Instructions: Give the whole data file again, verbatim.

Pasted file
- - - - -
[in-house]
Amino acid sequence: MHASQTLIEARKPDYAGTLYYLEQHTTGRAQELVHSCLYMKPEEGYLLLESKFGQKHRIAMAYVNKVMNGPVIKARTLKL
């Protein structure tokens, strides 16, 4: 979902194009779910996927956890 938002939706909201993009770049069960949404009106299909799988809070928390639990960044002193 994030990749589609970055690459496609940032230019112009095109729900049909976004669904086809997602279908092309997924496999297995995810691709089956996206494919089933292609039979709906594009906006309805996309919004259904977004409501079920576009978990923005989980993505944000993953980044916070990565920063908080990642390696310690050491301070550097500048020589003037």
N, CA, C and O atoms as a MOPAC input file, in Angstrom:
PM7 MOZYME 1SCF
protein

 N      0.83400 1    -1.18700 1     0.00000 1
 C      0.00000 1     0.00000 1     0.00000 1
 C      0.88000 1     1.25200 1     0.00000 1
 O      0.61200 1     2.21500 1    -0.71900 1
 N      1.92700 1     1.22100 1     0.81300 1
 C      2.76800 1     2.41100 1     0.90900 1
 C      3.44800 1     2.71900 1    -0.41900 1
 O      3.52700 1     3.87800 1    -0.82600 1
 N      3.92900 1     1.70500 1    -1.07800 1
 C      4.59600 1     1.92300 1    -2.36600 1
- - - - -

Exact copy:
[in-house]
Amino acid sequence: MHASQTLIEARKPDYAGTLYYLEQHTTGRAQELVHSCLYMKPEEGYLLLESKFGQKHRIAMAYVNKVMNGPVIKARTLKL
């Protein structure tokens, strides 16, 4: 979902194009779910996927956890 938002939706909201993009770049069960949404009106299909799988809070928390639990960044002193 994030990749589609970055690459496609940032230019112009095109729900049909976004669904086809997602279908092309997924496999297995995810691709089956996206494919089933292609039979709906594009906006309805996309919004259904977004409501079920576009978990923005989980993505944000993953980044916070990565920063908080990642390696310690050491301070550097500048020589003037």
N, CA, C and O atoms as a MOPAC input file, in Angstrom:
PM7 MOZYME 1SCF
protein

 N      0.83400 1    -1.18700 1     0.00000 1
 C      0.00000 1     0.00000 1     0.00000 1
 C      0.88000 1     1.25200 1     0.00000 1
 O      0.61200 1     2.21500 1    -0.71900 1
 N      1.92700 1     1.22100 1     0.81300 1
 C      2.76800 1     2.41100 1     0.90900 1
 C      3.44800 1     2.71900 1    -0.41900 1
 O      3.52700 1     3.87800 1    -0.82600 1
 N      3.92900 1     1.70500 1    -1.07800 1
 C      4.59600 1     1.92300 1    -2.36600 1